Yes, she did and we continued through the Guilford Lakes area down Maupas Road. The scenery was lovely, trees fully green and rich looking. Meanwhile, Cherry had already started telling me about her new beau and their first few dates. I was particularly intrigued with the duck eggs he left on her step earlier in the week. “Hard to match that,” I laughed.

Our maps were a bit spotty, so we double-checked with a woman walking her dogs and she shared that the Nut Plains Woods entrance on Cindy Lane was hard to spot and parking was on the road. Very glad she mentioned that, as it was almost impossible to spot the trailhead.

At 9:00AM, we entered Nut Plains Woods and turned right. I wondered out loud if we would be able to find the blue trail along the white blazed Guilford Land Trust parcel. We continued along for about fifteen minutes and, voila, there it was! I did a little happy dance and felt confident we would easily find Cherry’s car 4.7 miles ahead.

By then, we were talking about Cherry’s potential retirement and focus on her future. It wasn’t long before I’d started telling her about my recent dates and my hopes for their progress. The trail was lovely, fairly level, through deeply shaded paths. In a few sections, we crossed planks over what would be wet areas in the spring but were bone-dry after this dry summer.

We crossed Willow Road and continued along, sharing our plans for the coming weekend. Cherry described her efforts to balance her need for alone time with this blossoming relationship. We noted that, being older, sometimes it’s a challenge to fit new things into our lives.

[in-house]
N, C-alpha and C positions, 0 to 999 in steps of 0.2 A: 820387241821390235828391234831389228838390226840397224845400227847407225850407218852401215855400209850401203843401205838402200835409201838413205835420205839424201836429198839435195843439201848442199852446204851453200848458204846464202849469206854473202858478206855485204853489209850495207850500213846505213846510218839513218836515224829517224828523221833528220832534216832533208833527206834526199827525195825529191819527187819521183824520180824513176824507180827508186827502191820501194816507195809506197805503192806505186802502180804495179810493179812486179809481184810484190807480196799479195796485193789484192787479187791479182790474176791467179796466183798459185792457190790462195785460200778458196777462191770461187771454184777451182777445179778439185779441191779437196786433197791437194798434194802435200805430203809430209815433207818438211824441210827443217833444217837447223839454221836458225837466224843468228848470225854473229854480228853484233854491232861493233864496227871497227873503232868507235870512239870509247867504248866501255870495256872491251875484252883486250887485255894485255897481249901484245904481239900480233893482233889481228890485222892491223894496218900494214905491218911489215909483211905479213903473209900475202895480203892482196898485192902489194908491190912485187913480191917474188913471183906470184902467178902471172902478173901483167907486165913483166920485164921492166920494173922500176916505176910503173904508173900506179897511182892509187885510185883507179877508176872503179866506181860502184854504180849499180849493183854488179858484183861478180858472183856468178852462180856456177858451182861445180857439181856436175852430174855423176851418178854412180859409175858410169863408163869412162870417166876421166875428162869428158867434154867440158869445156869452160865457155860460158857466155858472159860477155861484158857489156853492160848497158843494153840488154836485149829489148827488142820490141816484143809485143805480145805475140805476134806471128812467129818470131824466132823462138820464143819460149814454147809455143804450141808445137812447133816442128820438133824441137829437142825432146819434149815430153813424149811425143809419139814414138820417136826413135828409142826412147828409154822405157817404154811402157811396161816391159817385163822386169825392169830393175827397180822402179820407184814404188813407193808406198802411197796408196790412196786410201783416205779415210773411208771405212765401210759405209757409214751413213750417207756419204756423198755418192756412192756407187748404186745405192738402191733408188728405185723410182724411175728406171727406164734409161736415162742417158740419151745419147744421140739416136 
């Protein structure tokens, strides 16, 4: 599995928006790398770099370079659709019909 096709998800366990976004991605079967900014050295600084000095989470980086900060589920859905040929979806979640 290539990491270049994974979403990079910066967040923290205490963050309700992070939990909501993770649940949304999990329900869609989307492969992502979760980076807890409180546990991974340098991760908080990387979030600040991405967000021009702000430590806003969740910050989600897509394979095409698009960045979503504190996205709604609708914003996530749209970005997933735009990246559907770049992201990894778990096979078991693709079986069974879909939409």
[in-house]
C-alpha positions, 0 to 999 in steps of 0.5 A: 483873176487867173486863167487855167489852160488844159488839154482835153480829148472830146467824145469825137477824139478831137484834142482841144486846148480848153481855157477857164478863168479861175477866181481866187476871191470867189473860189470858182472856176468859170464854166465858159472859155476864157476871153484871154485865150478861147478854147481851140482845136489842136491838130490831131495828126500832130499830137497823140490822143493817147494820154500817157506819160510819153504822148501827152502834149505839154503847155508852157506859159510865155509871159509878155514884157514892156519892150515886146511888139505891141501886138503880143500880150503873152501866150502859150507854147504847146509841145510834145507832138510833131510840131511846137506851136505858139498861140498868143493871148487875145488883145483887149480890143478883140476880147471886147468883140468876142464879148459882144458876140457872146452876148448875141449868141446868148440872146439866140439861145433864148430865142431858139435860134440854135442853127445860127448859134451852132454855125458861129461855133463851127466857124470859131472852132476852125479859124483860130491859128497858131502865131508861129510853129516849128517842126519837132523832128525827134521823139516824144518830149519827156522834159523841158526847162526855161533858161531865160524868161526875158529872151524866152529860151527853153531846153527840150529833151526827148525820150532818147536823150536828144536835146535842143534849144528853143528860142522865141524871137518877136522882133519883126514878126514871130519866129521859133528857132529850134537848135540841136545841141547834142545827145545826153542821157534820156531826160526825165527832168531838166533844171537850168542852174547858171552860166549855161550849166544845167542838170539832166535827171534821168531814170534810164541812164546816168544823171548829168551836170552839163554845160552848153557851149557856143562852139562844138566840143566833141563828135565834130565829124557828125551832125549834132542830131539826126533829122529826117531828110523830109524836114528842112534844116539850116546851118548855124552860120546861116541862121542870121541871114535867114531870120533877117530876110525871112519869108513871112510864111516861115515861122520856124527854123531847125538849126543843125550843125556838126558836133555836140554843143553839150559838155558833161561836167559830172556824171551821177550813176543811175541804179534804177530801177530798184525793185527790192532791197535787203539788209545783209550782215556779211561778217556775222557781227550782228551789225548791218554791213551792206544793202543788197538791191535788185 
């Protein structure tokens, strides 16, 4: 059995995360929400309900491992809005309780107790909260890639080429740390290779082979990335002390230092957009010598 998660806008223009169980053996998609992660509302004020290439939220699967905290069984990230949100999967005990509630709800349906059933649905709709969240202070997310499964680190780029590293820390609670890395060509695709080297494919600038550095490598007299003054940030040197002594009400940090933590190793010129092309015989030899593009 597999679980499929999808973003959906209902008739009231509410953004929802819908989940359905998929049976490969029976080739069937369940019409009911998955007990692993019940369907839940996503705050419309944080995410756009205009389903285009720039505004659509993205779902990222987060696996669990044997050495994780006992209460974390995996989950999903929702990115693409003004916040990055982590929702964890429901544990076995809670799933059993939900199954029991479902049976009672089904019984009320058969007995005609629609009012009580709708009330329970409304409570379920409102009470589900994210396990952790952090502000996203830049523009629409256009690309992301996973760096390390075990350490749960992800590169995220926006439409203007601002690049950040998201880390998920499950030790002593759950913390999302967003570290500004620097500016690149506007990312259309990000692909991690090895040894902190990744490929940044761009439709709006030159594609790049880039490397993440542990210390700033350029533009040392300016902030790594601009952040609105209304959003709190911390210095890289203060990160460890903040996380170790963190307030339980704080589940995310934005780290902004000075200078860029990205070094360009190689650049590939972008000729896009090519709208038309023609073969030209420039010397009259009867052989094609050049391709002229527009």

Suddenly, Cherry stopped. “I left my keys in your car down on Cindy Lane.” Ooops. Out came the map and we decided to continue to North Madison Road and walk back along the roads. That way, we would have covered the southern part of this section of the trail and could easily park on North Madison and head north to Route 80 on our next outing. And also we could spot where the trail crossed North Madison, so we could find it next time.

Before long, we were on North Madison and walking back to my car. By then, the sun was higher and it was warmer and definitely sunnier along the roads. Our conversation drifted to my ecotherapy work and recent progress with that. By the time we reached my car and drove back to Route 80 where Cherry was parked, she had given me some new ideas and leads on potential directions. We ended our trip after two hours and covered an additional 1.5 miles of the Menunkatuck Trail. Cherry was apologetic about our switch in plans due to forgetting her keys. I assured her suggestions wouldn’t have happened if we had stayed on our original plan and that was worth plenty. We look forward to returning next month for our missing section.

On Friday, August 24 at 7pm the local access channel 15 will broadcast an interview with ecotherapist Beth lapin. If you’ve wanted to know what it’s all about, take a listen to the 30 minute production.

In addition, Beth will be offering a labyrinth walk at 7pm on Friday, August 31 (Haddam, CT)  and a four-week session on ecotherapy at Middlesex Community College (Middletown, CT) starting mid-September. See details on the NEWS & EVENTS page of this site.

Eagle Scout project

Cherry and I continued our exploration of the Menunkatuck Trail, by starting at the parking lot on Route 80 and hiking north to where we had left my car near Race Hill Road. The entrance was well designed and inviting, although I steered Cherry away from the information board that showed this trail, the Mattabasett and the rest of the blue trails connecting northerly through various states to Canada. “Oh, don’t look at that,” I joked. “Don’t want you to get any ideas. But this trail, when it’s completed will go south to Long Island Sound.”

“I’d like that,” Cherry gave back to me, with a grin.